The Washington Post

Mitch McConnell’s campaign manager doesn’t love him. So?

Not beloved by all members of his staff! (Getty Images)

As part of his ongoing effort to shore up his right flank, Mitch McConnell tapped Jesse Benton, Rand Paul's 2010 campaign manager, to lead his reelection effort. The fact that Benton had worked for Rand Paul -- who McConnell had opposed in the Republican primary! -- should've been a tip-off that this was more a marriage of political convenience than a case of true love. But now, thanks to a surreptitiously recorded phone conversation between Benton and an ex-friend, we've got Benton dissing McConnell on the record:

I am, well between you and me, I’m sort of holding my nose for two years, ‘cause what we’re doing here is going to be a big benefit to Rand in 16 so. That’s my long vision.

This has sent shudders of glee through the political class because it's August and politics right now is boring. But there's nothing here.

1) It's hardly news that campaigns are composed of hired guns, many of whom don't love, and sometimes don't even like, the people they work for. Benton's comments are on the milder end of that spectrum.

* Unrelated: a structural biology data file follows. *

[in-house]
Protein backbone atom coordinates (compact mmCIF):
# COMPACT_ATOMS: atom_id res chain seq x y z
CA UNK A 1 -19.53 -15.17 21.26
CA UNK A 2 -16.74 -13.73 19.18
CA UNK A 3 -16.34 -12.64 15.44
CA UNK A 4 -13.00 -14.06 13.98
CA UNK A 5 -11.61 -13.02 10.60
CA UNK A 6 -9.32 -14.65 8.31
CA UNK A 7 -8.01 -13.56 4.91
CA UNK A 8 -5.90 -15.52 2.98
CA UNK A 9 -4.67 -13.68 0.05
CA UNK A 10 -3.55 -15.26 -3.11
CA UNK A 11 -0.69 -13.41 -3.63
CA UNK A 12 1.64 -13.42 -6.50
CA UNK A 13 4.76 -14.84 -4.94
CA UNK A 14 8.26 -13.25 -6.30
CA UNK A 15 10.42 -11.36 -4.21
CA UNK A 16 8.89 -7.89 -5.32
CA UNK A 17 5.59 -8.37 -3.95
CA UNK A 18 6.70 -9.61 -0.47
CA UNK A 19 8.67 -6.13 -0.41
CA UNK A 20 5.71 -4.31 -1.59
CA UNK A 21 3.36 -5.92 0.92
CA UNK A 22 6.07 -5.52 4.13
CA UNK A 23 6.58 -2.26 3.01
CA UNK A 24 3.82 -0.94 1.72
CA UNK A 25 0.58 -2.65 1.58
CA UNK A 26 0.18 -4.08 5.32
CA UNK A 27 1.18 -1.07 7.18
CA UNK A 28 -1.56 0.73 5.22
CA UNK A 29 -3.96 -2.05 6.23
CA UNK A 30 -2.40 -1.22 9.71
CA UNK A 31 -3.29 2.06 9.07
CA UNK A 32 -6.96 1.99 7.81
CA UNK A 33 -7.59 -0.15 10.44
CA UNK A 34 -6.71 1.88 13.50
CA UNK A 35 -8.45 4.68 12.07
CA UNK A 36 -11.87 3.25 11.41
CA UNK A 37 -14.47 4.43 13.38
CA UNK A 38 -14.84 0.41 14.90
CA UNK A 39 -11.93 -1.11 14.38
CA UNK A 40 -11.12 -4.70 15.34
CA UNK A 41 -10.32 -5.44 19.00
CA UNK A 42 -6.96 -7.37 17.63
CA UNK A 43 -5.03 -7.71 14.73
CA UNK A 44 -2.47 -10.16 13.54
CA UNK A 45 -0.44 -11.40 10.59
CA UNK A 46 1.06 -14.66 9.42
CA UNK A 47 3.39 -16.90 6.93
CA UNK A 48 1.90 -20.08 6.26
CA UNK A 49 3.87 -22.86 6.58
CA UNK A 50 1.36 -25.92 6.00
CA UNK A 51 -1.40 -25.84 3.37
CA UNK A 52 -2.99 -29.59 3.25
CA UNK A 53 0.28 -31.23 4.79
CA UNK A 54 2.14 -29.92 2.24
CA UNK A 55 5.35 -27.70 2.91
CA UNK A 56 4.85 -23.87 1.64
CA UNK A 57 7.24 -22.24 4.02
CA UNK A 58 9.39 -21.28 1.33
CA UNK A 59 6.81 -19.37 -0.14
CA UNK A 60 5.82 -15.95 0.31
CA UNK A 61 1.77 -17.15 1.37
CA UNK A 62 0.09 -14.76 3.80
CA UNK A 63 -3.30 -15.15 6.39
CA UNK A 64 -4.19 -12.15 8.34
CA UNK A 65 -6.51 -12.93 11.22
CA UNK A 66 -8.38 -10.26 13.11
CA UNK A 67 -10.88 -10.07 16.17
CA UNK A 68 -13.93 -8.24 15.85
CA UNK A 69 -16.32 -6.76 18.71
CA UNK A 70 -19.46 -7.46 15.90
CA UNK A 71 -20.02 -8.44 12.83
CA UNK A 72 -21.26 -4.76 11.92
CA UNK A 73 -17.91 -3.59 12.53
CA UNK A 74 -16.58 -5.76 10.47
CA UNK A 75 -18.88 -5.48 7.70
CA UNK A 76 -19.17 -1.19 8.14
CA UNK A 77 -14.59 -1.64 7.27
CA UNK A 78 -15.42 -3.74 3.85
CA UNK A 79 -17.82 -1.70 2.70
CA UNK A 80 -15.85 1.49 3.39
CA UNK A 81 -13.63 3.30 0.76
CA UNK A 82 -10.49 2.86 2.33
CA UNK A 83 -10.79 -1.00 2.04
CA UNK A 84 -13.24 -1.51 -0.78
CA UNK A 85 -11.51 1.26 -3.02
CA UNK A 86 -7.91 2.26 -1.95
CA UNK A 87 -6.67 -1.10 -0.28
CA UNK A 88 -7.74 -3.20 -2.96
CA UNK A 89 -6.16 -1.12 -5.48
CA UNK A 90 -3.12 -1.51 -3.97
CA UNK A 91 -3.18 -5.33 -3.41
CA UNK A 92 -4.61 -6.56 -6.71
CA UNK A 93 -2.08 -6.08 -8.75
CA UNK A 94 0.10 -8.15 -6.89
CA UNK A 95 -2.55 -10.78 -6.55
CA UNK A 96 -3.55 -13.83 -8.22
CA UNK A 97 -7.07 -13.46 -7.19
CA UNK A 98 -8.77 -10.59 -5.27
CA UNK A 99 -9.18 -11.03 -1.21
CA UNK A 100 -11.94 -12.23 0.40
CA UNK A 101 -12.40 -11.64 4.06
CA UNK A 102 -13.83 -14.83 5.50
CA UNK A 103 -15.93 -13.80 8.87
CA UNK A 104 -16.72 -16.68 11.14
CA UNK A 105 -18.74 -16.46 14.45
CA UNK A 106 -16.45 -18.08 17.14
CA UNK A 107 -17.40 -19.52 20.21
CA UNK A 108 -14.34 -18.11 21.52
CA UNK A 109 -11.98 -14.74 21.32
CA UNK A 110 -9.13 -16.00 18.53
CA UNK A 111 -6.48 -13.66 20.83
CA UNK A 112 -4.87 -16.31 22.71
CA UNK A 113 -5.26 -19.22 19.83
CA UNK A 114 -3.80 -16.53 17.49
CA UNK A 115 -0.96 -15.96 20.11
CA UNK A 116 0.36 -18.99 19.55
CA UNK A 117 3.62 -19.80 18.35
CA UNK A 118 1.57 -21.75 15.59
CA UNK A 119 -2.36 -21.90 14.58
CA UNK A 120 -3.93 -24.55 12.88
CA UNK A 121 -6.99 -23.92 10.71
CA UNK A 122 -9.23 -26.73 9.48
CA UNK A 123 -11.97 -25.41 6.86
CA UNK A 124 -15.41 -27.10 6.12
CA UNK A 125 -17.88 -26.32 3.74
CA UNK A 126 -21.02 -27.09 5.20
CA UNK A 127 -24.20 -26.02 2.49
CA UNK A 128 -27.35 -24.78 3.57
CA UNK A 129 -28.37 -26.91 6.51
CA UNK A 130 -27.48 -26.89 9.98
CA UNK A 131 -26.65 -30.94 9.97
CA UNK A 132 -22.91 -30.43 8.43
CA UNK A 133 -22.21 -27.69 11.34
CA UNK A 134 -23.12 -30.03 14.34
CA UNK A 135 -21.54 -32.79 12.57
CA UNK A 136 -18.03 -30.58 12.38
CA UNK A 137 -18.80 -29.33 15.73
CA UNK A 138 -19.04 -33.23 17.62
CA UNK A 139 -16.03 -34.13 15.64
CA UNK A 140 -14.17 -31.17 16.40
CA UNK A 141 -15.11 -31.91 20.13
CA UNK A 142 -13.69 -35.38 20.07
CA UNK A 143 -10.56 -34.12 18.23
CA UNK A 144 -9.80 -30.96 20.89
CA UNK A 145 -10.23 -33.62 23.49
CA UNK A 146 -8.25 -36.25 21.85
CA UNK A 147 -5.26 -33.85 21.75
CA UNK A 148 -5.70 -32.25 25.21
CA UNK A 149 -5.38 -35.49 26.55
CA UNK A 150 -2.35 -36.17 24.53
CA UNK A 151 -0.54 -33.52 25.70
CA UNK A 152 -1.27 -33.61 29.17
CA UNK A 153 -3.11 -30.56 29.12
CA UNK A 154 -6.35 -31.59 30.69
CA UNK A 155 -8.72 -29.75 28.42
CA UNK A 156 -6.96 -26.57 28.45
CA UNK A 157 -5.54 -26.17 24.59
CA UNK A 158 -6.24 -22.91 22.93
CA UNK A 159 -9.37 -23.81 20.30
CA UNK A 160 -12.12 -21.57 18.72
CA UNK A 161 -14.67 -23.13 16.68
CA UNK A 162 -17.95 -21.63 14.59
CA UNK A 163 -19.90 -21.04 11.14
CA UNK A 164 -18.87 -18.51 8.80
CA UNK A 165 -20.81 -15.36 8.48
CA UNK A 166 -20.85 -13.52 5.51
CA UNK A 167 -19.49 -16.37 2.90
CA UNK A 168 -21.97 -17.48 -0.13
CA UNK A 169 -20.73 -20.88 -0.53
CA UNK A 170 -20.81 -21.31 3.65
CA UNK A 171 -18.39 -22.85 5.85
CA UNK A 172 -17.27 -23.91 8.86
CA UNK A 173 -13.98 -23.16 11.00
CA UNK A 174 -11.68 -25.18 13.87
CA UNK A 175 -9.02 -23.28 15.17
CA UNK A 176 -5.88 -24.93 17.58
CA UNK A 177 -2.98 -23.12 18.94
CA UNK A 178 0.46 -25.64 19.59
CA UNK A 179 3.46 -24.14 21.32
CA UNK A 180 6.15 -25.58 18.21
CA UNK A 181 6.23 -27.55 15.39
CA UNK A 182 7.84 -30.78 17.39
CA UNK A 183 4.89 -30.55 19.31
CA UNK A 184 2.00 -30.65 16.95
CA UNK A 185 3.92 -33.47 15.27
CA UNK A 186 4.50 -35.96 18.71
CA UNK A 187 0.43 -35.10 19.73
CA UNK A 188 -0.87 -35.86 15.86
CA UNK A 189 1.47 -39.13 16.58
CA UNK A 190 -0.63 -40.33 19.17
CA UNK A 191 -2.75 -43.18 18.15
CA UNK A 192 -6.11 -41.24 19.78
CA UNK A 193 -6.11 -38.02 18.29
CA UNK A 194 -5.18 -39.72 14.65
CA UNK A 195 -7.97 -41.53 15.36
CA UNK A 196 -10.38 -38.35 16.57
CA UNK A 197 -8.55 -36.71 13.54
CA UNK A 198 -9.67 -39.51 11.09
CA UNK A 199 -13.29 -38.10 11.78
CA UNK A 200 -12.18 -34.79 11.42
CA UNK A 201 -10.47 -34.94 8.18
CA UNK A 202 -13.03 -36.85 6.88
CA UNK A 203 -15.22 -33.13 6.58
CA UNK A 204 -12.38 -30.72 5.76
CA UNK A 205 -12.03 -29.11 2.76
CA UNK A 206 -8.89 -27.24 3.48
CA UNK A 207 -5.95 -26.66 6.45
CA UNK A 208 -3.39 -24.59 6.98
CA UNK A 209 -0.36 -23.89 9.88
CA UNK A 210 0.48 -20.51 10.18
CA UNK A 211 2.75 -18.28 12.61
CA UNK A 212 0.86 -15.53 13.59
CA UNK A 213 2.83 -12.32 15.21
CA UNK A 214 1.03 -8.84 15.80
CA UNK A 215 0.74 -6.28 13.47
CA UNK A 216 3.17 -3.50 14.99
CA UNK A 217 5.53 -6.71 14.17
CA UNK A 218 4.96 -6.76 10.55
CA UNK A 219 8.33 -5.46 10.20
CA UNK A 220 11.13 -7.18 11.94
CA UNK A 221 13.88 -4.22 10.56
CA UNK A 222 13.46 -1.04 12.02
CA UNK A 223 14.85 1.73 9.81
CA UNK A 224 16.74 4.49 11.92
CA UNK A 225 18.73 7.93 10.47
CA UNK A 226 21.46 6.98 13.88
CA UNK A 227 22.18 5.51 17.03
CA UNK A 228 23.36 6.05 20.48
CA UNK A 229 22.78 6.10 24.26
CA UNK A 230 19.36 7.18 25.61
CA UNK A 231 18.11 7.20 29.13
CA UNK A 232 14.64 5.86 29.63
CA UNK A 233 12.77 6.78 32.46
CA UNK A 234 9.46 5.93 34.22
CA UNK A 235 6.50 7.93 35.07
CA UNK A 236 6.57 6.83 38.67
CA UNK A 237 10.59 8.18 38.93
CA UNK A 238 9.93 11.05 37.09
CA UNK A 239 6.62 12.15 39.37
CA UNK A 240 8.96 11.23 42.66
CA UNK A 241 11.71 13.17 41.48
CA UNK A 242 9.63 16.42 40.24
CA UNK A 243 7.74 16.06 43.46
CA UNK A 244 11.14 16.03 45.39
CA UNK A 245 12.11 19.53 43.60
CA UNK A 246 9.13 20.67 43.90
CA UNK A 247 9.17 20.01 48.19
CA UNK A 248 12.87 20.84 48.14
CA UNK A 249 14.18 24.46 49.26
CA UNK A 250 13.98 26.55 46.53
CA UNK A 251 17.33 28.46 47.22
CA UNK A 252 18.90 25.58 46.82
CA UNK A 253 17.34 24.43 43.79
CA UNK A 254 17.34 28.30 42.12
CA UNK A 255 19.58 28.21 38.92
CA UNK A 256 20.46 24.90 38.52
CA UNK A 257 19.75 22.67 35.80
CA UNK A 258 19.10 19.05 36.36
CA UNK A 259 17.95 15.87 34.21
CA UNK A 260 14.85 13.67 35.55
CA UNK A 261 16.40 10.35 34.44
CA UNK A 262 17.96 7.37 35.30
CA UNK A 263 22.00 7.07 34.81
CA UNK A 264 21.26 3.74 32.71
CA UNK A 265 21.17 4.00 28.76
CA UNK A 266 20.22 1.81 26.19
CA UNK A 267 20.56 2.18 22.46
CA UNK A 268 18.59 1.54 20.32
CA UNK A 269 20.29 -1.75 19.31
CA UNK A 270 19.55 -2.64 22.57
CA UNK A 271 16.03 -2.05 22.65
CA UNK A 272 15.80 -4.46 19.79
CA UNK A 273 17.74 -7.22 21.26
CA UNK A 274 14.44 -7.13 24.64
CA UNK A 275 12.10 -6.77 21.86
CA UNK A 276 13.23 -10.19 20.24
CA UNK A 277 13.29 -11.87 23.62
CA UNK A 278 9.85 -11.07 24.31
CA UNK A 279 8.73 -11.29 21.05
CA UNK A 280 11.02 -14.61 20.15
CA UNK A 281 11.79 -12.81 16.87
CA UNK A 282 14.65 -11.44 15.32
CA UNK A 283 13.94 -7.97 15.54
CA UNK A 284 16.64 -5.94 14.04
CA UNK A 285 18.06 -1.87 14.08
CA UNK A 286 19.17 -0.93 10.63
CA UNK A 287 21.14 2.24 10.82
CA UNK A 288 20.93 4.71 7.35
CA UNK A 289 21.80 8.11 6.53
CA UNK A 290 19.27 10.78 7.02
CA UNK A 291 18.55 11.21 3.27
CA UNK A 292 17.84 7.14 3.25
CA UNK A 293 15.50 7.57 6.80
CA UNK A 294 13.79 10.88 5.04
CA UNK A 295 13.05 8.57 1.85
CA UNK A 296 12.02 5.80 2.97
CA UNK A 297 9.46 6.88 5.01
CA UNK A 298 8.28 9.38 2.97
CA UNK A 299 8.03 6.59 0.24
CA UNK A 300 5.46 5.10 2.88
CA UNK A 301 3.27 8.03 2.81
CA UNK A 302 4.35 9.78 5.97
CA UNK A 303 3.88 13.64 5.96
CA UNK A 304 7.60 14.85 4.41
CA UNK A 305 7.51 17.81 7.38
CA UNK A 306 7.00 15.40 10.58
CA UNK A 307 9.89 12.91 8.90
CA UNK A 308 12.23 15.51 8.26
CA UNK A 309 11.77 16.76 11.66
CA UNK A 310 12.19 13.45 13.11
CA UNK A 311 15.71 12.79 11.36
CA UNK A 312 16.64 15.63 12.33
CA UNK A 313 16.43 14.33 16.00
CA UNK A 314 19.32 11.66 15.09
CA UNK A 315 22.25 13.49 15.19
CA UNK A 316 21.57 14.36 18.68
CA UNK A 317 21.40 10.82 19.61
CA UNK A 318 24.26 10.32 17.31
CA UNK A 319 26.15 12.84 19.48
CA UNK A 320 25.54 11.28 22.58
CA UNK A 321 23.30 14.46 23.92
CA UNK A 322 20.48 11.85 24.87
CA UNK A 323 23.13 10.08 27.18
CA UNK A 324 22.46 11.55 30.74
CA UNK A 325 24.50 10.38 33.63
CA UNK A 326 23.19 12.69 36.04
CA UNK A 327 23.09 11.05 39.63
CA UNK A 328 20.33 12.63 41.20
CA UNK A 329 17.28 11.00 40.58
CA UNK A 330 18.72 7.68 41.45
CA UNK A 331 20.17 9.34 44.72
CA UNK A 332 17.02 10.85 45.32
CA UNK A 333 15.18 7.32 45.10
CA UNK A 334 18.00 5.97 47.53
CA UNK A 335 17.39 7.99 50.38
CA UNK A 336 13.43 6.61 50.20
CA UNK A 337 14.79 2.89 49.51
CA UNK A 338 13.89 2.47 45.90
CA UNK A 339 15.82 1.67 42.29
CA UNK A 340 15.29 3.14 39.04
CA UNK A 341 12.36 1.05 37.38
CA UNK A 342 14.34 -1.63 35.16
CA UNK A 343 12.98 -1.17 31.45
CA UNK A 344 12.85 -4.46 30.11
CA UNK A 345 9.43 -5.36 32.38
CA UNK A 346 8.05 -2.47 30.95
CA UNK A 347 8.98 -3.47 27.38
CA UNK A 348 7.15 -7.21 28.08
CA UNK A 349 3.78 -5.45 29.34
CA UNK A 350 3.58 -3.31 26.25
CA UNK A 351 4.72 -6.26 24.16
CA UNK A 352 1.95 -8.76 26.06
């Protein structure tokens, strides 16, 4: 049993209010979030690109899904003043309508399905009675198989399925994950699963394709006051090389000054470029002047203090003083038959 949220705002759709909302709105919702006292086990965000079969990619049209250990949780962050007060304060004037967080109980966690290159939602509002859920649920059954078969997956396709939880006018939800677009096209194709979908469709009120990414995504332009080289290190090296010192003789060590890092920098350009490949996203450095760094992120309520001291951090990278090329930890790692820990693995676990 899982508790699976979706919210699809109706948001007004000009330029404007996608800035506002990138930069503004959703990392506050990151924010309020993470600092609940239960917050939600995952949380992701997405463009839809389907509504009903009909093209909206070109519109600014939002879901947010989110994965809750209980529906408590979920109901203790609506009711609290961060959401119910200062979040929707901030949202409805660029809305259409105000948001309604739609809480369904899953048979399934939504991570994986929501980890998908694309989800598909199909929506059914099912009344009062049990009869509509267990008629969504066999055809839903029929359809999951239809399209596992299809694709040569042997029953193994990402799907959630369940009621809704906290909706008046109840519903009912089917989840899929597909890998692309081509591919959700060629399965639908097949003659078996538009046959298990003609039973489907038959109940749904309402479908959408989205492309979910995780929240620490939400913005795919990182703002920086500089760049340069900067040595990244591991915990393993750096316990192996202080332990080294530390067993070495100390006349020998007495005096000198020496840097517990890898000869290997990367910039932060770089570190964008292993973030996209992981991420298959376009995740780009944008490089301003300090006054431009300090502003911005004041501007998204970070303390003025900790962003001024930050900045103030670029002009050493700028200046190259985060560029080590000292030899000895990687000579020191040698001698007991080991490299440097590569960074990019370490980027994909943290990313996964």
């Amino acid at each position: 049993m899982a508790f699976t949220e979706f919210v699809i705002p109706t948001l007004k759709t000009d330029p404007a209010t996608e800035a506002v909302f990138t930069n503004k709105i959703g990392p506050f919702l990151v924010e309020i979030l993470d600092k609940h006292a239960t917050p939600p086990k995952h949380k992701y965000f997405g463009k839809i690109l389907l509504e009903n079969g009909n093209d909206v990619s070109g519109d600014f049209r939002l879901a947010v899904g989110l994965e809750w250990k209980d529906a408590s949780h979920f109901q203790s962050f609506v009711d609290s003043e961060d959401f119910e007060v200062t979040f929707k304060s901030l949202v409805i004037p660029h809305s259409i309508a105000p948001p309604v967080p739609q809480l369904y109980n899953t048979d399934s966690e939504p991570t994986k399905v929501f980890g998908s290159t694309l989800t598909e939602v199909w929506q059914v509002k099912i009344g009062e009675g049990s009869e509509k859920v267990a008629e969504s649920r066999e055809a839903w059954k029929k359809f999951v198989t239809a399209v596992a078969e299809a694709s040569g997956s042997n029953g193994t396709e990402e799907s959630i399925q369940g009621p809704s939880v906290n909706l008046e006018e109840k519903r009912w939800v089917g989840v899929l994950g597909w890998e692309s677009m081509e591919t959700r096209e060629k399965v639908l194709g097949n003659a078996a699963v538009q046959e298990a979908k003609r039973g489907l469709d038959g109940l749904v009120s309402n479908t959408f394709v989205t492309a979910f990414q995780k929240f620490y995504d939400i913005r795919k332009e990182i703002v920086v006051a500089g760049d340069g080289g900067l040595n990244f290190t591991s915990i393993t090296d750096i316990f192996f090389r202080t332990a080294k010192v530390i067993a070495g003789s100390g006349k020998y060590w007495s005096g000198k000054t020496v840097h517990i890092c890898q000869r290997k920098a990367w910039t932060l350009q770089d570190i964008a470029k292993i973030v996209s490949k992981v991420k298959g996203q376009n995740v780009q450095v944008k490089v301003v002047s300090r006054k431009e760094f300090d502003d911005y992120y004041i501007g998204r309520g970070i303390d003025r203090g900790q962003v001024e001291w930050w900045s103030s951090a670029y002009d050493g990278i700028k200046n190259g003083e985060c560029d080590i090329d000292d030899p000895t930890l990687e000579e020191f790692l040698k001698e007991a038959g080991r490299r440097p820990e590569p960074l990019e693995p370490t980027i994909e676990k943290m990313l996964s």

2) These were, remember, private comments. People deserve to have their private comments to people they thought were their friends left off-the-record. If they're not left off-the-record, the rest of us should have a good reason before making too much of them. Some campaign hack admitting he doesn't love his boss is not a good reason.

3) The actually newsworthy thing here is the effort by Dennis Fusaro, the leaker, to prove that Ron Paul's presidential campaign paid off a state senator in Iowa to switch his endorsement from Michele Bachmann to Paul. That's a more legitimate scandal, if it can be proven. But this doesn't prove it. In the call, Fusaro confronts Benton about the payoff, and Benton says he knows nothing about it, and asks Fusaro to send him some proof. Fusaro told the National Review he never sent any because he didn't trust Benton.

McConnell's tweet making light of the situation (and taking a gratuitous and nonsensical swipe at Obamacare) basically seems like the right response here.



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Brad Plumer · August 8, 2013

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